Ironworker Shares Story of Working on NYC Bridge

Dec 16, 2014

New York City’s Verrazano-Narrows Bridge is the longest suspension bridge in the United States.

In 1964, author Gay Talese, published, The Bridge chronicling the construction industry. He wrote: “When I first moved to New York in the middle 1950s, I often asked myself: Whose fingerprints are on the bolts and beams of these soaring edifices in this overreaching city? Who are the high-wire walkers, wearing boots and hard hats, earning their living by risking their lives?”

Talese recently interviewed Bob Walsh, an ironworker who built the Verrazano for StoryCorps, a national project to record, preserve and share stories of Americans in sound. The ironworker tradition dates back five generations in his family. At 18, he started working on the bridge.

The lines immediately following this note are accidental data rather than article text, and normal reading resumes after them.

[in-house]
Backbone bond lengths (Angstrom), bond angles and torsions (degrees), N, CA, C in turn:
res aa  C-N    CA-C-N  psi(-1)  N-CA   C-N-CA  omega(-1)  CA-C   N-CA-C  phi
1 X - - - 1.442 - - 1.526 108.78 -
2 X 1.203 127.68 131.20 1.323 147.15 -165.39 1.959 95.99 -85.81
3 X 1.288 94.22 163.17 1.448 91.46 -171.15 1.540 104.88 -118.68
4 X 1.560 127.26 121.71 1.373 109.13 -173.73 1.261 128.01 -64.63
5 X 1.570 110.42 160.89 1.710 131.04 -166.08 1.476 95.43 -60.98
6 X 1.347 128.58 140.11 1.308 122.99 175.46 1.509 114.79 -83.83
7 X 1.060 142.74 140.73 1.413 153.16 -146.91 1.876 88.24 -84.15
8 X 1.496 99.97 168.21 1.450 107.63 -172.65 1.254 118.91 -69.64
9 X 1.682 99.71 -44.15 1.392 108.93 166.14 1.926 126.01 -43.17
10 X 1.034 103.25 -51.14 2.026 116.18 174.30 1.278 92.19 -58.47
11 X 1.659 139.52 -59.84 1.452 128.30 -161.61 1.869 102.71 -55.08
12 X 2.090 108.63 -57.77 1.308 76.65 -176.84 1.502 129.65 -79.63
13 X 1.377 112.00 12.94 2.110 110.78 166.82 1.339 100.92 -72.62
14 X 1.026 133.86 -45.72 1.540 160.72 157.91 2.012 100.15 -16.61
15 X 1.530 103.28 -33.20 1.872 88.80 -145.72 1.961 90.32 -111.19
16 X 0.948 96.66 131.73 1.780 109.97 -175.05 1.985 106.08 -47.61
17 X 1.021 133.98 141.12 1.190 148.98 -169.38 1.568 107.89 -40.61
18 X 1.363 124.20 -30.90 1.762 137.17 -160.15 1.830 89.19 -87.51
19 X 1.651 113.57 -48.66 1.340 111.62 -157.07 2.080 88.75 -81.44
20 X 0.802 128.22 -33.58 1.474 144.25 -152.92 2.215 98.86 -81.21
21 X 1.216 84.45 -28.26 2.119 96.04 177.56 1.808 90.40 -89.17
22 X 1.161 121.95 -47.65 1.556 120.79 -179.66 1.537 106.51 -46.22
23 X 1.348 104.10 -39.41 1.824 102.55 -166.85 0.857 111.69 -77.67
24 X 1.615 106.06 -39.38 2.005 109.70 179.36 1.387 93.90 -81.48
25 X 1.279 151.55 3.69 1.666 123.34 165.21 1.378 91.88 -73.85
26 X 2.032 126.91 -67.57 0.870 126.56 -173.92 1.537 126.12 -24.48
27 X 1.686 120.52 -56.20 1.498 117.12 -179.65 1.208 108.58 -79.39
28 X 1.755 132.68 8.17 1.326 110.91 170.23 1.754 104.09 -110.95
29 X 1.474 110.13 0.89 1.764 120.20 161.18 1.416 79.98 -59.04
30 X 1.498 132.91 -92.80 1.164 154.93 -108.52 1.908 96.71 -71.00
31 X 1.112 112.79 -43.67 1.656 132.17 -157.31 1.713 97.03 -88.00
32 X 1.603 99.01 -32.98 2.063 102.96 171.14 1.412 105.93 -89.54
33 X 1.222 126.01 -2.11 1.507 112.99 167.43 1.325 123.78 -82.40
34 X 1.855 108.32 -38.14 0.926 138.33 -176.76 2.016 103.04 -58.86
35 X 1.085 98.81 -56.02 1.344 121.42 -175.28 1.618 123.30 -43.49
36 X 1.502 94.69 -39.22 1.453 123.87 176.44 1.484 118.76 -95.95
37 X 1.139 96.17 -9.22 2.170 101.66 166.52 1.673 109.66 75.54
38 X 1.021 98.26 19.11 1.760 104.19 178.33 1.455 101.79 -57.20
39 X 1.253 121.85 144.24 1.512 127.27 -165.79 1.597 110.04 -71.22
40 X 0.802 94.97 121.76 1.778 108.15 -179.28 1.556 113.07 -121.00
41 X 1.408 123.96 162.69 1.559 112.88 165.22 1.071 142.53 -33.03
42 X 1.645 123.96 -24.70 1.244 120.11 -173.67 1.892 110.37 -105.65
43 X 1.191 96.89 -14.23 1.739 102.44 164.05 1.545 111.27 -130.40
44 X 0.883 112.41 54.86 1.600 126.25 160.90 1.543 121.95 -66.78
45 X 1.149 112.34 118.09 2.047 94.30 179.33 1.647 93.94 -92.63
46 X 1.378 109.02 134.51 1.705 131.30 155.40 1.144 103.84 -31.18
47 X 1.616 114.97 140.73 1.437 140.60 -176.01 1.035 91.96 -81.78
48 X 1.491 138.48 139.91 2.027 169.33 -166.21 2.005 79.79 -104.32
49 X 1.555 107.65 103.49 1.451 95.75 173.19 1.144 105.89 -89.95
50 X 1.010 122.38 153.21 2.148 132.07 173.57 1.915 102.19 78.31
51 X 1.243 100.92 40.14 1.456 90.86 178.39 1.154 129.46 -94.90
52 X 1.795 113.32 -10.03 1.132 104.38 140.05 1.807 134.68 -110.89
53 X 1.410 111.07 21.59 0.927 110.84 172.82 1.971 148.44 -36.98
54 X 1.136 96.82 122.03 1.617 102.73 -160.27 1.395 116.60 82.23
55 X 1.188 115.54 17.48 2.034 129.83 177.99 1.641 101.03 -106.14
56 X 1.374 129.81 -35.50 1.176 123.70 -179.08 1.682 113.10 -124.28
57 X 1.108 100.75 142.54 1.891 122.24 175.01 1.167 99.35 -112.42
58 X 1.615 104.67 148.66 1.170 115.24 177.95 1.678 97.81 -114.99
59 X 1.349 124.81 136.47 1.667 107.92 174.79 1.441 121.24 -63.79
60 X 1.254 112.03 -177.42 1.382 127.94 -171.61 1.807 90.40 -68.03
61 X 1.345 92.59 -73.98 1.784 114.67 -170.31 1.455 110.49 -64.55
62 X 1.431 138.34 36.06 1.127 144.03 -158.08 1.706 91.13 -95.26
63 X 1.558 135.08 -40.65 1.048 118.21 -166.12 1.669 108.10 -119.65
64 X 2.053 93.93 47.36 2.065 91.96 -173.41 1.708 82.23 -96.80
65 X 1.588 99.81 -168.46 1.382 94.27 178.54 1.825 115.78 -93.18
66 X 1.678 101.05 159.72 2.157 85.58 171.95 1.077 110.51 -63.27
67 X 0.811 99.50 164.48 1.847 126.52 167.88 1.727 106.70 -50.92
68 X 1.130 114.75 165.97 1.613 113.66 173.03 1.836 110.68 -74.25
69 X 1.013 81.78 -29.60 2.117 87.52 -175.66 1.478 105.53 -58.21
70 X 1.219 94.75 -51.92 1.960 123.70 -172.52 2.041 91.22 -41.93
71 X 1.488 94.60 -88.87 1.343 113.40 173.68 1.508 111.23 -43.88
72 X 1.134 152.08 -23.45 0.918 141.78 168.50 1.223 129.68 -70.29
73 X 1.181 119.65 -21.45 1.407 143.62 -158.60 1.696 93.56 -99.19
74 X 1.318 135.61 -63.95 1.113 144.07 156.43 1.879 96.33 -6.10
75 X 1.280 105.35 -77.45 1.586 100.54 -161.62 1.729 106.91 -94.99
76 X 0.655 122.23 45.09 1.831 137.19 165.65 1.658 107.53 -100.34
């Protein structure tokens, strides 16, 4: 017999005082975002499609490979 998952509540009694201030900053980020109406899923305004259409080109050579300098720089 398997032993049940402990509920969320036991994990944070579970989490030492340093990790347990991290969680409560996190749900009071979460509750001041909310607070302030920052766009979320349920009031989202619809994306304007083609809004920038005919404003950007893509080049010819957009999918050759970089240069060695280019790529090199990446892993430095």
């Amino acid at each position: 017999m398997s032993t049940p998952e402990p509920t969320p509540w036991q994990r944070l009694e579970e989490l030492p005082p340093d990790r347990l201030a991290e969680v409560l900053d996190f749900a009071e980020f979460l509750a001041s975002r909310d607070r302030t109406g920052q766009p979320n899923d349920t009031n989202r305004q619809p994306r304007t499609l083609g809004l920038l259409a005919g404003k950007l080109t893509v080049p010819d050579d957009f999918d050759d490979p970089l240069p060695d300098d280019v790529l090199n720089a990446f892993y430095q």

“My oldest brother, he was in the business. There was a demand for a lot of apprentices, so my brother asked me if I’d like to work on the Verrazano-Narrows Bridge. I said, ‘Sure, why not?’ It was gonna be the biggest bridge in the world at the time,” he says.

Read the original article published by NPR staff at, or, listen to the audio produced for Morning Edition by Jud Esty-Kendall for StoryCorps at


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